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Anna Maria Island and Manatee said no to offshore drilling. It could still happen, opponents say

Offshore drilling is still a possibility for Florida. That’s bad for environment and economy, opponents say

Federal government plans for offshore drilling on Florida's coast are still on the table. Organizers explained why it is a bad idea for the environment and the economy at a gathering of local business leaders on Anna Maria Island on Sept. 10, 2019.
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Federal government plans for offshore drilling on Florida's coast are still on the table. Organizers explained why it is a bad idea for the environment and the economy at a gathering of local business leaders on Anna Maria Island on Sept. 10, 2019.

Local governments, environmental groups, residents and businesses throughout Florida have voiced opposition to offshore oil drilling and exploration in waters around the state.

In Manatee County, the concern runs so deep that the coastal cities of Anna Maria, Holmes Beach and Bradenton Beach have passed resolutions opposing the federal government’s plans to expand offshore drilling in state waters.

The Manatee County Commission followed close behind.

Despite that, it could still happen.

A temporary moratorium on offshore drilling in certain areas of the Gulf Coast is set to expire in 2022.

And last year, the Trump Administration released a five-year program to expand offshore oil and gas drilling possibilities to 90 percent of coastal waters in the continental U.S., including Florida’s entire coastline. The plan is currently on hold after a recent court decision upheld a ban on drilling in Arctic waters — but it’s not off the table.

Aside from the federal government, the main proponents of the plan have been energy industry interests.

In addition to the localized opposition, state lawmakers, Gov. Ron DeSantis and Florida’s entire congressional delegation have expressed objections to the idea.

On Wednesday, the Protecting and Securing Florida’s Coastline Act passed a vote in the U.S. House of Representatives with bipartisan support. The bill seeks to permanently ban offshore drilling in certain areas of the Gulf of Mexico. Another bill that would ban drilling expansion on Florida’s Atlantic Coast, the Coastal and Marine Economies Protection Act, also passed.

The bills still have a long way to go to become law, facing potential watering down in the U.S. Senate and the threat of a veto from the White House.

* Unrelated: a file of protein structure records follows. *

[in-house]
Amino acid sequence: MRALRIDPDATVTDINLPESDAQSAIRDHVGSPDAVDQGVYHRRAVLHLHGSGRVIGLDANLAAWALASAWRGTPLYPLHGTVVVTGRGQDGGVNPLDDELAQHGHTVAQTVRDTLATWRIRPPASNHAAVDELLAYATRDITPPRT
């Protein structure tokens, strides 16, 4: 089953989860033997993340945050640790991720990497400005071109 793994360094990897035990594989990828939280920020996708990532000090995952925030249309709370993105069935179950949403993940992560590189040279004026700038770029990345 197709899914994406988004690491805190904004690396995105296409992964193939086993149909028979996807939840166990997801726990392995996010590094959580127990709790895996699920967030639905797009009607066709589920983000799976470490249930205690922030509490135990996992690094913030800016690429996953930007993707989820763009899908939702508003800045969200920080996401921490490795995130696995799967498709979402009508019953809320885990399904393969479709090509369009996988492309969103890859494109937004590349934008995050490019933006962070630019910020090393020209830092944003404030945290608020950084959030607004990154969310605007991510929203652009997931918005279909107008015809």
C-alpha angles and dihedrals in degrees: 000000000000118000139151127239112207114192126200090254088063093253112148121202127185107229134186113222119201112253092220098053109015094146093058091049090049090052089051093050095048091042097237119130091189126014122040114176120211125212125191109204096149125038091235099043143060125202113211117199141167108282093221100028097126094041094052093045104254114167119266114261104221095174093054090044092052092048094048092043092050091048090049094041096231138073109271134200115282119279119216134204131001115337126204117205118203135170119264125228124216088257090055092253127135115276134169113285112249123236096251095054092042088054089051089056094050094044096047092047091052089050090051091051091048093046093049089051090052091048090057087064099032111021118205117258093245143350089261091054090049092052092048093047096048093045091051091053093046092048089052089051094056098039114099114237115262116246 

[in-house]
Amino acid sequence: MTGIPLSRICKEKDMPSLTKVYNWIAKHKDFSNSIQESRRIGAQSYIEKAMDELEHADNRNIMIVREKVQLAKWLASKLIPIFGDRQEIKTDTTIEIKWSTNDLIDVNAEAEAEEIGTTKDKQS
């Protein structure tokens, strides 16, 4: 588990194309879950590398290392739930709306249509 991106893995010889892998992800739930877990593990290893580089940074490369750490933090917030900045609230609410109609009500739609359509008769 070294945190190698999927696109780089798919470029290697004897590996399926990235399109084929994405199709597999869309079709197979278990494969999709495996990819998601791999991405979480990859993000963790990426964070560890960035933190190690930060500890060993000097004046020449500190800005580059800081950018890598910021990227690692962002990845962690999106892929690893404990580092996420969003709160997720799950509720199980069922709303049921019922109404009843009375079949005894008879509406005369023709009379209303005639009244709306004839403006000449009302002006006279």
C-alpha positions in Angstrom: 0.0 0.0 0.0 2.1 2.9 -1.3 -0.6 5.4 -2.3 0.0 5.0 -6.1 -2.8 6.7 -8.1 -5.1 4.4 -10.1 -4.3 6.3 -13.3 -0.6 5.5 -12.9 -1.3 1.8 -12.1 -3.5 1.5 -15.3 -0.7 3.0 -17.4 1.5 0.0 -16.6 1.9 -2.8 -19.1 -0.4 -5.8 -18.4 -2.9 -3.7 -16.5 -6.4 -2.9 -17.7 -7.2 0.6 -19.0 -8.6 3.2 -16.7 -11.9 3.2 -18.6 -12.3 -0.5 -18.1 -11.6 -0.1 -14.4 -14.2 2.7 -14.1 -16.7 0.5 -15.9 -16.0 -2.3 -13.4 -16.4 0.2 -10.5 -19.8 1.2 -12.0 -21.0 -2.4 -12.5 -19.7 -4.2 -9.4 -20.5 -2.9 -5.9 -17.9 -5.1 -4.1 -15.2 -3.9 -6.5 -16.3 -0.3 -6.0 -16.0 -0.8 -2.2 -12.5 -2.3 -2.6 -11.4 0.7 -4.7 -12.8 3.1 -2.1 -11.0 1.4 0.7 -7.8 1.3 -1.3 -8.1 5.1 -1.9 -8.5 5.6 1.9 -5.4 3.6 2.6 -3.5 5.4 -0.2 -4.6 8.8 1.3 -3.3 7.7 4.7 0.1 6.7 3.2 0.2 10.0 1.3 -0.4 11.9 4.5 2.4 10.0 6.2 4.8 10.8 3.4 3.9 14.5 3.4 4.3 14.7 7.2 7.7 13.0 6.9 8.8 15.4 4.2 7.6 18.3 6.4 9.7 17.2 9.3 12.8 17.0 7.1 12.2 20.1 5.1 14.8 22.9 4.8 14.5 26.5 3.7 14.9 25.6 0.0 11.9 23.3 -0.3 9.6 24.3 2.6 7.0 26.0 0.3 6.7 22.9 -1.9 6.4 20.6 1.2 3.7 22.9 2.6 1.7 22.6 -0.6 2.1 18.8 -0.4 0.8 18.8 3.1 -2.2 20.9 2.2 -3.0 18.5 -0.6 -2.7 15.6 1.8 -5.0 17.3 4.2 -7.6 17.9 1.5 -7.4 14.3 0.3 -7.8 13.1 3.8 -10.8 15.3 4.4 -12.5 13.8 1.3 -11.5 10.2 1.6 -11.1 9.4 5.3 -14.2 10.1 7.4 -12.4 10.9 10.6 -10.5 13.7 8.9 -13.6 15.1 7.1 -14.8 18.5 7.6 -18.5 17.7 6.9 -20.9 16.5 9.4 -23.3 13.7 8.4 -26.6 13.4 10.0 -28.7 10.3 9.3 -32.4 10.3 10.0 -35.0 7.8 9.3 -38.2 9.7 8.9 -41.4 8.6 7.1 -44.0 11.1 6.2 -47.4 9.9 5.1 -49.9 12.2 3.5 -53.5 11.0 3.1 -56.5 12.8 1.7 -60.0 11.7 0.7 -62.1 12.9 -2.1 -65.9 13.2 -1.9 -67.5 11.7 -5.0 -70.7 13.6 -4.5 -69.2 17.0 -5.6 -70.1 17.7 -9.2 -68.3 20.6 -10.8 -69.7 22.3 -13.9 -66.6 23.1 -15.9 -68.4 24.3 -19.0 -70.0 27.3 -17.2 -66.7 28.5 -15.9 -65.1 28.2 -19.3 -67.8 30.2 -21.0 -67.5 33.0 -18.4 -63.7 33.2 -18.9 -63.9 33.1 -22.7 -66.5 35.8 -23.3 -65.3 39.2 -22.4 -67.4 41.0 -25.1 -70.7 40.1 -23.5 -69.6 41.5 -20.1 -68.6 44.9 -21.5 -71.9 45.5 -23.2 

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“We’re still vulnerable and still very much in the crosshairs of this drilling plan,” said Hunter Miller, a campaign organizer with marine conservation group Oceana.

Miller addressed a gathering of local business leaders at an event held by the Anna Maria Island Chamber of Commerce on Tuesday night and warned of the potential economic impacts that offshore drilling could have.

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Hunter Miller, a campaign organizer with marine conservation group Oceana, works with local governments on passing resolutions against offshore oil drilling and exploration in Florida. Ryan Ballogg rballogg@bradenton.com

Drawing parallels to the Deepwater Horizon oil spill of 2010, a presentation highlighted potential effects of an oil spill that include plummeting real estate prices, a decline in tourism and lack of consumer trust in seafood — not to mention the environmental degradation.

But protests from environmental advocates only go so far, Miller said.

“A really fantastic display of opposition has come from the voices of business groups and leaders,” Miller said, adding that members of Congress want to hear from the business community.

Miller encouraged local business people to continue to reach out to their representatives on the issue of offshore drilling and urge opposition.

He also noted that local government resolutions give U.S. Congress members more authority to oppose offshore drilling plans.

Robin Miller, president of the Tampa Bay Beaches Chamber of Commerce, also spoke about the power that businesses have to influence lawmakers.

“We need to be an agent of change; to reach out to people who don’t think that they depend on a coastal environment and show them that they do,” Robin said.

Robin also chairs the Florida Gulf Coast Business Coalition, an organization of Gulf Coast businesses that have signed on to oppose offshore drilling. Over 6,000 businesses are represented by the group.

On a personal level, Robin encouraged Manatee County residents to discuss the issue with friends and family — especially those who live farther inland.

“Call, email, write letters to a local paper, blog. Educate residents,” she said.

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Local business people from Anna Maria Island, Cortez and Manatee County posed for a photo after a presentation about the impacts of offshore drilling at Waterline Marina Resort in Holmes Beach on Tuesday. Ryan Ballogg rballogg@bradenton.com

In a show of support, business leaders from around Manatee County posed for a photo with a “Protect Our Coast” sign after the presentation.

“I think that this grassroots effort moving through the whole state is wonderful,” said Cindy Novak, a Lakewood Ranch resident and sales counselor at Westminster Point Pleasant. “We have great memories here and we want to preserve that. We want this for our kids.”

The pair of bills that would permanently ban drilling around Florida’s coastline will now be referred to the U.S. Senate.

In April, Gov. DeSantis said that he will “be raising Cain” if offshore drilling plans that include Florida are advanced.

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